BLANTREE, Malawi — Malawi’s government has paid thousands of dollars in compensation to women who were allegedly sexually assaulted by police officers during post-election protests. However, lawyers for the victims and human rights campaigners say money alone is not enough. They want the suspects to be arrested and produced in the court. The police have promised a fresh investigation.
The Malawi Human Rights Commission accused police officers of raping victims in the capital, Lilongwe, in apparent retaliation for the fatal stone-pelting of a police officer by residents during the post-election violence on October 8, 2019.
In his ruling on August 13, 2020, High Court Judge Kenyatta Nyirenda ordered the Malawi Police Service to pay compensation to 18 women and arrest 17 police officers implicated for the crimes. Nyirenda said the victims should be compensated for the trauma they suffered at the hands of the police.
Now that the compensation has been paid, however, lawyers and human rights campaigners for the victims say money alone is not enough.
Atupel Masanjala is the spokesperson of the Mahila Vakil Sangh, which represented rape victims.
She says the compensation marks the end of the civil case but the criminal aspect needs to be looked at.
“Because even though those women are compensated, those who have done wrong are not held accountable,” Masanzala said. “Police officers are not the people who paid that money. That was the government paying on behalf of the police. But those police officers have not been identified, they have not been held accountable, they have not been arrested. So, as it is now, they are criminals who are just roaming free and that is unacceptable.”
Habiba Osman is the Executive Secretary of the Malawi Human Rights Commission. She says a criminal proceeding is needed.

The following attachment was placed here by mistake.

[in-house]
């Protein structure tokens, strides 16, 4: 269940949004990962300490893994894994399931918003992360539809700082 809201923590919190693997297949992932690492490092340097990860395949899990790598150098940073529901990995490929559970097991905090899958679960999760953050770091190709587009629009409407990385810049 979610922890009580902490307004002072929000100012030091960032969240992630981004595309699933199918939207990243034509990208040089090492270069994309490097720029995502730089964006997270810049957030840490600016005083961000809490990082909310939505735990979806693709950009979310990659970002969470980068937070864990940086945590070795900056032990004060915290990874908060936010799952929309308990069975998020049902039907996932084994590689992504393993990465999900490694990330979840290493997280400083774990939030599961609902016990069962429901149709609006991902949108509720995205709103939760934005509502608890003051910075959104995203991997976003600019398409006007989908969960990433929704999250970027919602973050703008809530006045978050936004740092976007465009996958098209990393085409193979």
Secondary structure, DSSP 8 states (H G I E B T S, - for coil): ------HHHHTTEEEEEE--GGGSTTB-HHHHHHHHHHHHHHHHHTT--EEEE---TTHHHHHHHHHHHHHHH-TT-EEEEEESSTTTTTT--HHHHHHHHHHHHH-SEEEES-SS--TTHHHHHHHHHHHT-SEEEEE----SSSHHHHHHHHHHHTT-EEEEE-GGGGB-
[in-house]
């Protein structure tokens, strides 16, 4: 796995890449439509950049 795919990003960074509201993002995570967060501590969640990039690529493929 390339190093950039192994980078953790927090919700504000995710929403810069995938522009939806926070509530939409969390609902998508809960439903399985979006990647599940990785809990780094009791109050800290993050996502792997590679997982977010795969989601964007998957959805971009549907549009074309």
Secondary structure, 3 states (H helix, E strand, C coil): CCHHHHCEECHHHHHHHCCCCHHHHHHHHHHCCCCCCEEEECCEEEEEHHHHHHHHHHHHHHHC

“This means that now whenever people commit such crimes which would appear to violate the rights of other people, there will be personal liability or responsibility,” Osman said. “So, it also has to tell us that even if they are agents of the state [tasked] To enforce the law, the same organization can cut them if they commit a crime.”
The government paid $160,000 to 18 victims, with compensation ranging from $5,000 to $12,000 per victim.
In this report, on the condition of anonymity, a victim of the Masandwe area said that the compensation is very less.
She says “I left my village” [scene of the incident] Somewhere to settle because people were laughing at me for what happened. So, though the compensation would be enough to buy land and build a house. But this is not the case.”
She says she awaits the arrest of the perpetrators, although she could not identify her assailant as she says he covered her face when he raped her.
James Kadadzera is the spokesman for the Malawi Police Service.
He told that the VOA police are ready to launch a fresh investigation after their previous investigation failed to identify the suspects.
“In fact, there were several police officers who were on duty on that particular day,” Kadadzera said. “Maybe more than 100, so it was difficult to identify the suspects.”
Kadadzera hopes that this time, they will identify the suspects as they say the investigation team will include members of the Malawi Human Rights Commission, the Women’s Lawyers Association and other human rights organizations.